We spend a lot of time thinking about how to get visitors to our sites, but how much time do we spend thinking about better ways to persuade people once they've arrived?
Such topics are often talked about in terms of conversion and split/run testing. However, I'm like to talk talking about something a little more subtle.
The gentle art of persuasion.
Is Your Web Site Persuasive?
Every site "sells" something. It might be a product, a service, an opinion, or an increased level of engagement. You might wish to sign up members. You might want someone to bookmark your site, and return at a later date. You might want someone comment on your blog post. How can we best achieve these aims?
In "Yes, 50 Secrets From The Science of Persuasion", there is a great example of how to inconvenience your customers in order to make a sale. Colleen Szot, a leading infomercial writer, changed three words in an infomercial line which resulted in a significant increase in the number of people who purchased her product. What is remarkable is she seemingly made ordering more of a hassle.
What were those three words?
Instead of saying "Operators are waiting, please call now", she said "If operators are busy, please call back".
It seems odd that informing the customers they might have to wait would work, After all, the revised line implies the customer might have to redial a few times. However, the change worked because it used the principle of social proof. i.e. if people are uncertain about looking to perform a social action, then they'll look beyond their own judgment for a guide on what action to take.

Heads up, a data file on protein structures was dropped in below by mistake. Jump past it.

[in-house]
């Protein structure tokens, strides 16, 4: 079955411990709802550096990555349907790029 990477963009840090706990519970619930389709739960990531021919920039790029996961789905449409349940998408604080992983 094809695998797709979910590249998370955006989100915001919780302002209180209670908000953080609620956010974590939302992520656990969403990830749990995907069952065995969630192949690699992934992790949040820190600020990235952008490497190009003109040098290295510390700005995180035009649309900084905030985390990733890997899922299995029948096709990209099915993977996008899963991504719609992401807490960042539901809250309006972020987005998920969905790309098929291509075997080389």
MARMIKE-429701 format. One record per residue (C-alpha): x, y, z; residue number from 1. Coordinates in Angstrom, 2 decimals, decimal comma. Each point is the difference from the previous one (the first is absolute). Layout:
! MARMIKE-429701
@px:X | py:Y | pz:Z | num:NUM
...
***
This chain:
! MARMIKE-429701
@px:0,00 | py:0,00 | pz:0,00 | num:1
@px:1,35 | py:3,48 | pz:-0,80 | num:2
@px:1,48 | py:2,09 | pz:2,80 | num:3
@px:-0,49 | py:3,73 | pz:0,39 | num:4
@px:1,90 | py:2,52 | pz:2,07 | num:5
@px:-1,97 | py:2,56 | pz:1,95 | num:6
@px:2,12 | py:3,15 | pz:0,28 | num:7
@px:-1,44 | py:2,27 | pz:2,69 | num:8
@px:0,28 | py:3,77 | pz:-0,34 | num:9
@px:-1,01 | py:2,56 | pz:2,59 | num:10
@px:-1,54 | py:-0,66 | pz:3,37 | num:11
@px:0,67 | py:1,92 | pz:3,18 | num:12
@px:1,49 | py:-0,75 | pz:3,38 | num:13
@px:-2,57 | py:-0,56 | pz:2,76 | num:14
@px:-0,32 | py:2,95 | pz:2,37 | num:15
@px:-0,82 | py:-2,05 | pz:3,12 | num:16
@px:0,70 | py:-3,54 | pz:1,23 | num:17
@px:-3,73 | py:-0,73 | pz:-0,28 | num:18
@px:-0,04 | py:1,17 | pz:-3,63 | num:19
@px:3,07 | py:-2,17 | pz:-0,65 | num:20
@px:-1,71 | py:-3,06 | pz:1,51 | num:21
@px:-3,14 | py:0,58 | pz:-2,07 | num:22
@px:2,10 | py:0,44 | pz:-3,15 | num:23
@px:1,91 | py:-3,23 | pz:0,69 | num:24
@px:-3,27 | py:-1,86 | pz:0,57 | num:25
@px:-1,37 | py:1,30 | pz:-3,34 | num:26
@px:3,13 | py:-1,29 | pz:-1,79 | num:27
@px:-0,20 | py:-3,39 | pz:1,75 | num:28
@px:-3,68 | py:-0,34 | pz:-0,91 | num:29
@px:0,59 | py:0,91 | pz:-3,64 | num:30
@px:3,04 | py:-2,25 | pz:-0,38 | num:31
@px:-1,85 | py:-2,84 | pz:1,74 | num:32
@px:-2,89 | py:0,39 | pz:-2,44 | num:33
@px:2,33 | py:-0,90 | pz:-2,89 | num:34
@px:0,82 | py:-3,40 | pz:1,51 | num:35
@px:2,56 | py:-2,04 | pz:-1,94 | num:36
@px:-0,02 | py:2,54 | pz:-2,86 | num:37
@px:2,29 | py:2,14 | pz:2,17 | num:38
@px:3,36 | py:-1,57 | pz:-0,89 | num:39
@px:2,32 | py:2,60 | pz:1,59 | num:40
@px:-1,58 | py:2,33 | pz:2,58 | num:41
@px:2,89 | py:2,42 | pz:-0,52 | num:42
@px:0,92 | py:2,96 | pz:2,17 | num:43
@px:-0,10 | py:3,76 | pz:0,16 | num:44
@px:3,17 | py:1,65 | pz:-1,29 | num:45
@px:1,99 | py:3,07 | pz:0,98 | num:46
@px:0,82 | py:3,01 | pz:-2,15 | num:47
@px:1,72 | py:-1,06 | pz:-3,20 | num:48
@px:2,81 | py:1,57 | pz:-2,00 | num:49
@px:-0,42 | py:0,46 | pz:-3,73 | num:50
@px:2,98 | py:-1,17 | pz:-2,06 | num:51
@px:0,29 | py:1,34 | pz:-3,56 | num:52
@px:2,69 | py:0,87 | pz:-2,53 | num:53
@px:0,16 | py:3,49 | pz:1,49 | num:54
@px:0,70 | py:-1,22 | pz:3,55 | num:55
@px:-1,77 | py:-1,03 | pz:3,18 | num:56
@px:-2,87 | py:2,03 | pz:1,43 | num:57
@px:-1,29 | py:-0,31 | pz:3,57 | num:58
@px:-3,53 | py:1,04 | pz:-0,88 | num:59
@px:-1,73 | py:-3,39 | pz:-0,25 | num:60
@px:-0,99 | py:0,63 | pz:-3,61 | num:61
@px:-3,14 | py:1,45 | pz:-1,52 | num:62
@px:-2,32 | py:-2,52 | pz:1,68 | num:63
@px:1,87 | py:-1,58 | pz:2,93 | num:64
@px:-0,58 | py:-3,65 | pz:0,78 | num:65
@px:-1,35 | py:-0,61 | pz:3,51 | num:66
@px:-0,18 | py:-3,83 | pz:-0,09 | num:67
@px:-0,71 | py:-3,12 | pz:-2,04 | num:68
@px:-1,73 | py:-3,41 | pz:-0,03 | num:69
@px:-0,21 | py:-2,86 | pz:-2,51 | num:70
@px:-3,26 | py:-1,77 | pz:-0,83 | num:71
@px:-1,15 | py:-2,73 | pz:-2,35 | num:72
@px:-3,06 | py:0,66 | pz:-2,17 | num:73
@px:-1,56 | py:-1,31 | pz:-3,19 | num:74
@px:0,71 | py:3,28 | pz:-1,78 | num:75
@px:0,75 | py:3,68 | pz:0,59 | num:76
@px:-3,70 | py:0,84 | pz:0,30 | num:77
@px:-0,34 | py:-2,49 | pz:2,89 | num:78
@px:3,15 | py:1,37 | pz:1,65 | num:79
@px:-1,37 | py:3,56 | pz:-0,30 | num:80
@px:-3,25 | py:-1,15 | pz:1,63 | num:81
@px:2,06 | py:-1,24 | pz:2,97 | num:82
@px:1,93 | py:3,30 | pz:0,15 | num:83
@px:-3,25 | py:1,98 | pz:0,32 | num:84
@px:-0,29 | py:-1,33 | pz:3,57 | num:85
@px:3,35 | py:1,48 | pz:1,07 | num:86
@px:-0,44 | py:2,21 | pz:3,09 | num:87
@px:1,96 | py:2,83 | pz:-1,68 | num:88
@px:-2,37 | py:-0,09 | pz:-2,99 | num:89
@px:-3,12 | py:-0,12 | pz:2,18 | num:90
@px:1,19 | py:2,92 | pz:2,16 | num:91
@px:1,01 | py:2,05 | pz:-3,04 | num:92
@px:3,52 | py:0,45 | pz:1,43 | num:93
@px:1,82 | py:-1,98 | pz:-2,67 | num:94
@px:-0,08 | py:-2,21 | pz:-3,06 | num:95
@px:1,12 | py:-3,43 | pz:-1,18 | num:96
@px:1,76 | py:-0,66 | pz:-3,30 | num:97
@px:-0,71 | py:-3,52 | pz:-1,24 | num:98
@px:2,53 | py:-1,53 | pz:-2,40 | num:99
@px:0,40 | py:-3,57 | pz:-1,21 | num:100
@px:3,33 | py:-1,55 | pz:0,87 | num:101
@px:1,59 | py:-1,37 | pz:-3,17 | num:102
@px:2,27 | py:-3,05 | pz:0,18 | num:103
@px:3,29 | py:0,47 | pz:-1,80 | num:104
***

"Operators are waiting to take your call" conjures up a mental image of rows of bored operators waiting for the phone to ring. Nobody is buying. However, by suggesting the operators might be busy, we imagine that many people are buying the product. If other people are buying it, it must be good. Of course, this isn't logical, but it is how people act. They perceive there to be safety in numbers.
We can take these ideas and apply them to websites, too. Here are seven. These ideas are all documented in "Yes, 50 Secrets From The Science of Persuasion".
I'm not getting any kickbacks for mentioning it. I just really enjoyed the book :)
1. Establish Social Proof
Look at ways in which you can demonstrate other people have taken this course of action.
Typical examples on the web include personal recommendations and endorsements. More subtle indicators include a running total of the number of comments made, indicators as to the size of the community, and the number of people who have visited the site. RSS counters. Social network plug-ins, such as MyBlogLog . All indicators that other people congregate here.